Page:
setcookie($name, '', time()-1000, '/');
      }
  }

  setcookie('crowd_token_key', '', time()-10, '/', '.bigrocksports.com',false,true);
  setcookie('pctrl', '', time()-10, '/', '.bigrocksports.com',false,true);
  setcookie("PHPSESSID","",time()-3600,"/"); // delete session cookie
 
  $_SESSION = array();

  session_unset();     // unset $_SESSION variable for the run-time
  session_destroy();   // destroy session data in storage
 
?>
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WebspeederAuthor Commented:
But again, the main issue, I as far as I can see it, is that the "new" index.php is not being called on first pass. Once it's reloaded, it picks up the new code and all works as expected.

I think the next time I need to make a change to index.php, I will change to index.html, and inside index.html direct to index.php, something along those lines. Then I can make sure the proper file is hit.

BTW, some of the condescending / implication type remarks are hilarious.
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WebspeederAuthor Commented:
Also, by manually, what I mean is on the server side. Evaluations are made that if not passed, the user is sent back to the login page.

Previously, PHP $SESSION controlled the session timeout.
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Ray PaseurCommented:
This is all I've ever needed to dispose of a PHP session.
<?php
session_start();
$_SESSION = array();
if (isset($_COOKIE[session_name()])) setcookie(session_name(), '', time() - date('Z') - 3600, '/');
session_destroy();
session_write_close();

Open in new window

If you have any cache algorithms on the server, you would want to have a cache-bust script.  On some of my installations I've used cacheing based on the URI for GET requests.  Obviously, if I change the response document, I need a way to flush the cache, since the request would be served first from cache and only from the server scripts if the cache was not useful.  The symptom of a cache hit is that the server returns the same document over and over, even after the document is changed on the server.  This happens until the cache is manually busted - asking the client to refresh the browser does not bust the cache.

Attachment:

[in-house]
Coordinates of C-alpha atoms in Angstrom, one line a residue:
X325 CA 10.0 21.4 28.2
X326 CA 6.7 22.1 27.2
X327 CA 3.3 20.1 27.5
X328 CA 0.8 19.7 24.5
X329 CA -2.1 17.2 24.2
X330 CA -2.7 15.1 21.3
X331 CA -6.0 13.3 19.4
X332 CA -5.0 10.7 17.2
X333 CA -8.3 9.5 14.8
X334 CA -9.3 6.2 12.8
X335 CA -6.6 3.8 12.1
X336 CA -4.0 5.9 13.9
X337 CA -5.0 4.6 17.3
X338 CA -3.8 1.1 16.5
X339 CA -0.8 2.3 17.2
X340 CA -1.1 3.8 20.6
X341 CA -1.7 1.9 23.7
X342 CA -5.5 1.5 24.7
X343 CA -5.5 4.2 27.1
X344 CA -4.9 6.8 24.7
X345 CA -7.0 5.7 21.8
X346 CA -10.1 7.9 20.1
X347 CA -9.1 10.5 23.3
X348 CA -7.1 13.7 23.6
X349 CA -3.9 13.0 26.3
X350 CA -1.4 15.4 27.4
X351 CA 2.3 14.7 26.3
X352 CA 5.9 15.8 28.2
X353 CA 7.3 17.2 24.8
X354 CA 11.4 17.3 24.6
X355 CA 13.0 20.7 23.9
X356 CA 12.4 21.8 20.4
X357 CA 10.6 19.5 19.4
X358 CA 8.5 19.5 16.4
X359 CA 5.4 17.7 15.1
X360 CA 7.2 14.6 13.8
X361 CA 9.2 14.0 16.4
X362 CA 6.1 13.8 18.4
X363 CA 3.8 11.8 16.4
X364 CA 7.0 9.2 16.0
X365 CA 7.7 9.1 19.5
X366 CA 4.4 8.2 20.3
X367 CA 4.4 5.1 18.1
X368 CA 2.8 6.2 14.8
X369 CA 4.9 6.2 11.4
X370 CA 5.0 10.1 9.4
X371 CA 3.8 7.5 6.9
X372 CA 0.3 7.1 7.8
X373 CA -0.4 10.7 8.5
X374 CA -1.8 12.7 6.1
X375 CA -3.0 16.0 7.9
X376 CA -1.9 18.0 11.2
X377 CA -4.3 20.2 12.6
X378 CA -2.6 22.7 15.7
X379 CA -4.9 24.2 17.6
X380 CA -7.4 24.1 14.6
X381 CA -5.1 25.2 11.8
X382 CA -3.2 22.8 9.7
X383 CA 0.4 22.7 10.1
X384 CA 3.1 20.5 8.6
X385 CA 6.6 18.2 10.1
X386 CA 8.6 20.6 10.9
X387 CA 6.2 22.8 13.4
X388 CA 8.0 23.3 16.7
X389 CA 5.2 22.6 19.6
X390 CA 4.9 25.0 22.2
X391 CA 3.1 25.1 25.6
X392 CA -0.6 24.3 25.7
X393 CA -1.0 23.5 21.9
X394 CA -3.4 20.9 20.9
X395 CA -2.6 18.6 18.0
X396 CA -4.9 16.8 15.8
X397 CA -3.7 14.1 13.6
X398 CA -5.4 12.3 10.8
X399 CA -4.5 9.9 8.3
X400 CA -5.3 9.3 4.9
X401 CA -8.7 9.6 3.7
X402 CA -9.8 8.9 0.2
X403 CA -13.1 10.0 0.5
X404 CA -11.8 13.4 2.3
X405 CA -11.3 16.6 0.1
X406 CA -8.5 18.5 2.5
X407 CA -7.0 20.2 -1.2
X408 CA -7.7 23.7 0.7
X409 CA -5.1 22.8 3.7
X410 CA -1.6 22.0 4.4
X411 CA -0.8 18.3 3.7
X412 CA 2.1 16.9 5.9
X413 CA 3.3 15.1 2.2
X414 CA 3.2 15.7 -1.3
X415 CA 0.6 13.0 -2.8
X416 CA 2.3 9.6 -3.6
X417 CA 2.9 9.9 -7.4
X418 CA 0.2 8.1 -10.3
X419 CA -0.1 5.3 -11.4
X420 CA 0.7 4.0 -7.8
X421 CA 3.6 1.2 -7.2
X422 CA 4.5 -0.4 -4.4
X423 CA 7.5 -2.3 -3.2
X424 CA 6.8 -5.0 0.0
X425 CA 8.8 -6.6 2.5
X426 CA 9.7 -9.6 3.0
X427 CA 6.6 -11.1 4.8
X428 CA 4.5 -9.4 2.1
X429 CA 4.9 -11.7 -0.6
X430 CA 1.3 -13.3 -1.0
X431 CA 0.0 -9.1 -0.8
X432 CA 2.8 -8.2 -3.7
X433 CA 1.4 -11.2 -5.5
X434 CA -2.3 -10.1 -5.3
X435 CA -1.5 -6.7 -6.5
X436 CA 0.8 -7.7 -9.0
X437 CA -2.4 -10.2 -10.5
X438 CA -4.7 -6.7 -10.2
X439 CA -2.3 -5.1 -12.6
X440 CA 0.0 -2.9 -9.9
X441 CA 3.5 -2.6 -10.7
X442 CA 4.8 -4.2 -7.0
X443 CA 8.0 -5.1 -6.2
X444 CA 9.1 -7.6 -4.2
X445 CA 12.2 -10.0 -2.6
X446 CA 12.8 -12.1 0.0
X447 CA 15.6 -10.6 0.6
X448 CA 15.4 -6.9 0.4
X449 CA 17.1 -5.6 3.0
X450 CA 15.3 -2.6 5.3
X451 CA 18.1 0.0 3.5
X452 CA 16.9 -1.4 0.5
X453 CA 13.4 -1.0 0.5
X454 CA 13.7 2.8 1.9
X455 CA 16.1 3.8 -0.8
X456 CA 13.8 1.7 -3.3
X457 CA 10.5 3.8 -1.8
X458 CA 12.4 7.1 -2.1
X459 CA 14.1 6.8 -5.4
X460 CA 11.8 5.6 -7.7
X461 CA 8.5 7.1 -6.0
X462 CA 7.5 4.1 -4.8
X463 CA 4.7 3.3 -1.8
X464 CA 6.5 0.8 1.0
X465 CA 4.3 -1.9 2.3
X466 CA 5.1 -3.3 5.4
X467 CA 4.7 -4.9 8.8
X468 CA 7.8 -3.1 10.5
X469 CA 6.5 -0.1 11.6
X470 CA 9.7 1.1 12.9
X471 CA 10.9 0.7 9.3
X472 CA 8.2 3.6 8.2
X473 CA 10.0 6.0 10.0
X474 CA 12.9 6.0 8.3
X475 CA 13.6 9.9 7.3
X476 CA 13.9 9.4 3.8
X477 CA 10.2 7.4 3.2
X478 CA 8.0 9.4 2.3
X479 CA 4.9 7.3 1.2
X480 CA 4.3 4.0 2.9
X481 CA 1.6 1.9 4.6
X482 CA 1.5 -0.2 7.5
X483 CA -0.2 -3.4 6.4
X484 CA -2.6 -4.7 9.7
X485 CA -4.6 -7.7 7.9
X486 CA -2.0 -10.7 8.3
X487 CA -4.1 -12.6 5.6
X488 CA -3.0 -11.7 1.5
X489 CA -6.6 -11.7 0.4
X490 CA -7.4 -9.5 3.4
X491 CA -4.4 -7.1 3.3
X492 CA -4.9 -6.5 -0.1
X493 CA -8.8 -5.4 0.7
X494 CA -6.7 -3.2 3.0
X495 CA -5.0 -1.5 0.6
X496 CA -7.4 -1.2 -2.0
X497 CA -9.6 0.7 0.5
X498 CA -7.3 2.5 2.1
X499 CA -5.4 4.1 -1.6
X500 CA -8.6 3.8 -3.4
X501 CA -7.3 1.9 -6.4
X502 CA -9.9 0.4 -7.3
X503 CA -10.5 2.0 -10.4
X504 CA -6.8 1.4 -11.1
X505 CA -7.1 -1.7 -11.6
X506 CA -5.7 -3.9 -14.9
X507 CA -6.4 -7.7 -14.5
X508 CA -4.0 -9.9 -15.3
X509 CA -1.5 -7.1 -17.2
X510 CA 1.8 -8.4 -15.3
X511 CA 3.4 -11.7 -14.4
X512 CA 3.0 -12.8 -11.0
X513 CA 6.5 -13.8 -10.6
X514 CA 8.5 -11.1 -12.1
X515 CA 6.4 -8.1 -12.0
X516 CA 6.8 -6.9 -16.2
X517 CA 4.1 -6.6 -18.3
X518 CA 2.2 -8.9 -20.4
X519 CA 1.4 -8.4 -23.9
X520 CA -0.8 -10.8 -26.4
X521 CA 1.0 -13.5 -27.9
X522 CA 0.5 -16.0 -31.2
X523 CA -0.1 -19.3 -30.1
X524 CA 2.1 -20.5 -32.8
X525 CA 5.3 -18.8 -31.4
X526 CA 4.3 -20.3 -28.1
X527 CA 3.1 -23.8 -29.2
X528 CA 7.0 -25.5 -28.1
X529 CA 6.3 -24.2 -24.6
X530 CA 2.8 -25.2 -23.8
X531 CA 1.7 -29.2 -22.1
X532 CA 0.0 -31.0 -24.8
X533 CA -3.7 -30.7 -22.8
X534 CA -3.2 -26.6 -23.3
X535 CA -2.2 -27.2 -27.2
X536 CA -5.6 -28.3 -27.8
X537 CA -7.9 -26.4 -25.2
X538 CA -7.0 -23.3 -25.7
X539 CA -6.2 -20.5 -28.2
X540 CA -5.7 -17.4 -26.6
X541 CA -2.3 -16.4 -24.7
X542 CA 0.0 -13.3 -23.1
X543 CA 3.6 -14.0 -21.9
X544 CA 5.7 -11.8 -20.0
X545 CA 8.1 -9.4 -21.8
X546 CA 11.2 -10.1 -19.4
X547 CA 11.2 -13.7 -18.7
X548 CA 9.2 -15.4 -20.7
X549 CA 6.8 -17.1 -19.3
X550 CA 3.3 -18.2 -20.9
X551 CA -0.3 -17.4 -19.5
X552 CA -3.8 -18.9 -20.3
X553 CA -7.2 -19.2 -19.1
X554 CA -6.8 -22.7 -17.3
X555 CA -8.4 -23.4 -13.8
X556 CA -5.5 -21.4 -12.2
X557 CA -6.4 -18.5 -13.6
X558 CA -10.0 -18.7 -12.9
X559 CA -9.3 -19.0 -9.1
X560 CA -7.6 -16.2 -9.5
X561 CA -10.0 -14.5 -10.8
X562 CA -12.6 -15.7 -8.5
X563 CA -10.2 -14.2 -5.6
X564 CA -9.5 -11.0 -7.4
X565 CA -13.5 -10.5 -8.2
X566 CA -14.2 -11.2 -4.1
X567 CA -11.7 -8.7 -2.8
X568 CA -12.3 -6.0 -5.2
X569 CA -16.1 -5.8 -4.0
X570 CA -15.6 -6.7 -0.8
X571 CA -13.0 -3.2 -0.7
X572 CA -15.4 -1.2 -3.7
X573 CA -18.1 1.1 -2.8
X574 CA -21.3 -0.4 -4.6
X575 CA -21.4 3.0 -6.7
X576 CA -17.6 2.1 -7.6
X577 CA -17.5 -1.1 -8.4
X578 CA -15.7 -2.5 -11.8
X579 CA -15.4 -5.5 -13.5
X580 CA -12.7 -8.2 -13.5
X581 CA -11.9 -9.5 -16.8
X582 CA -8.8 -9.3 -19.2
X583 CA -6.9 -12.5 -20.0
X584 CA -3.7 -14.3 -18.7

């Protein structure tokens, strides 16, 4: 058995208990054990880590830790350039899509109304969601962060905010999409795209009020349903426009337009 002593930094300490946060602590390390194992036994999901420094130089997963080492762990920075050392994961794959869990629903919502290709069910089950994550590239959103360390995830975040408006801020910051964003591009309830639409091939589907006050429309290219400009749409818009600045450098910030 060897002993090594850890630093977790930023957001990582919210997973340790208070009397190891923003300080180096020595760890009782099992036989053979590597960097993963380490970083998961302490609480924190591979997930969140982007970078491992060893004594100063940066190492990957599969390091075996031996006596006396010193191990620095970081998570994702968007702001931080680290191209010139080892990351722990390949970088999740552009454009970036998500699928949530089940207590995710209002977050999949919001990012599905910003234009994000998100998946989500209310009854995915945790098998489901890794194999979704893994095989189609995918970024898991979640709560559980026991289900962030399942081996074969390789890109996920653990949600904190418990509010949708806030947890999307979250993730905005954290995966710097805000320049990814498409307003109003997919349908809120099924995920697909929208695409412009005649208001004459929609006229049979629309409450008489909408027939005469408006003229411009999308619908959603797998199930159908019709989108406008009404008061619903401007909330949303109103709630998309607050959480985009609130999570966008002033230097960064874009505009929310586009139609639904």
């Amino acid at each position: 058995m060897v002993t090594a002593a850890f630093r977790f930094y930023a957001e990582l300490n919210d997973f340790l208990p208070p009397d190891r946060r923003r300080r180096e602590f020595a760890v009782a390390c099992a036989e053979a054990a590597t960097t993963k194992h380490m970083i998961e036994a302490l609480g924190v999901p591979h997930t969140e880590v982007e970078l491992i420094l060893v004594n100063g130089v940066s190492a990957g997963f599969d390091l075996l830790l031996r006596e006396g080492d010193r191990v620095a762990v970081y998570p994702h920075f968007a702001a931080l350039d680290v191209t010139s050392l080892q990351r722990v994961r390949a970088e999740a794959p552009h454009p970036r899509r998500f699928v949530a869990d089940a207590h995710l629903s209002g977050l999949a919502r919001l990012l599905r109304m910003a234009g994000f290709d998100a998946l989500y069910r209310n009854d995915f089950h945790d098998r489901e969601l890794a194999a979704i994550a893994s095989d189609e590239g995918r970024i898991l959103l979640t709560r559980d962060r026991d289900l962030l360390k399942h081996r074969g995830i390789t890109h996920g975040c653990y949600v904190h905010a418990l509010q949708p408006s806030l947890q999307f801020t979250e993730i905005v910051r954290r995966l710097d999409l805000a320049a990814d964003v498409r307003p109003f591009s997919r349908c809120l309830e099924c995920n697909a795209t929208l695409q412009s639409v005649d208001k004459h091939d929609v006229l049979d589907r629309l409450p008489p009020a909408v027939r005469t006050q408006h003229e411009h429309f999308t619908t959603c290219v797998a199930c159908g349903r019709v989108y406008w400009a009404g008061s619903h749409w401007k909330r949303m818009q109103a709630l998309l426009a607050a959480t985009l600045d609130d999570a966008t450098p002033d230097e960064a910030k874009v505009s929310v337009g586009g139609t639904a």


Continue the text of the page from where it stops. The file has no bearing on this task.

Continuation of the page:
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Dave BaldwinFixer of ProblemsCommented:
Just curious, did any of you actually read the PHP Man page?  I do add one thing to that code.  After session_destroy() I add another session_start() to create a new session_id that is different than the previous one.  Just to block access to things that were stored with the old session_id.

If it is a browser cache problem, refreshing the page with Ctrl-F5 does a complete refresh from the server in Firefox, IE and Chrome.
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WebspeederAuthor Commented:
I will investiate the cache bust approach. Also, I'll add the restart session after destroy as suggested. So I'm giving credit to both resonses.

Thank you for your help.
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Ray PaseurCommented:
Thanks for the points.  Theory and practice of using cache in a PHP script is detailed in this article:
http://www.experts-exchange.com/articles/18437/Improving-Web-Site-Performance-via-PHP-Cache.html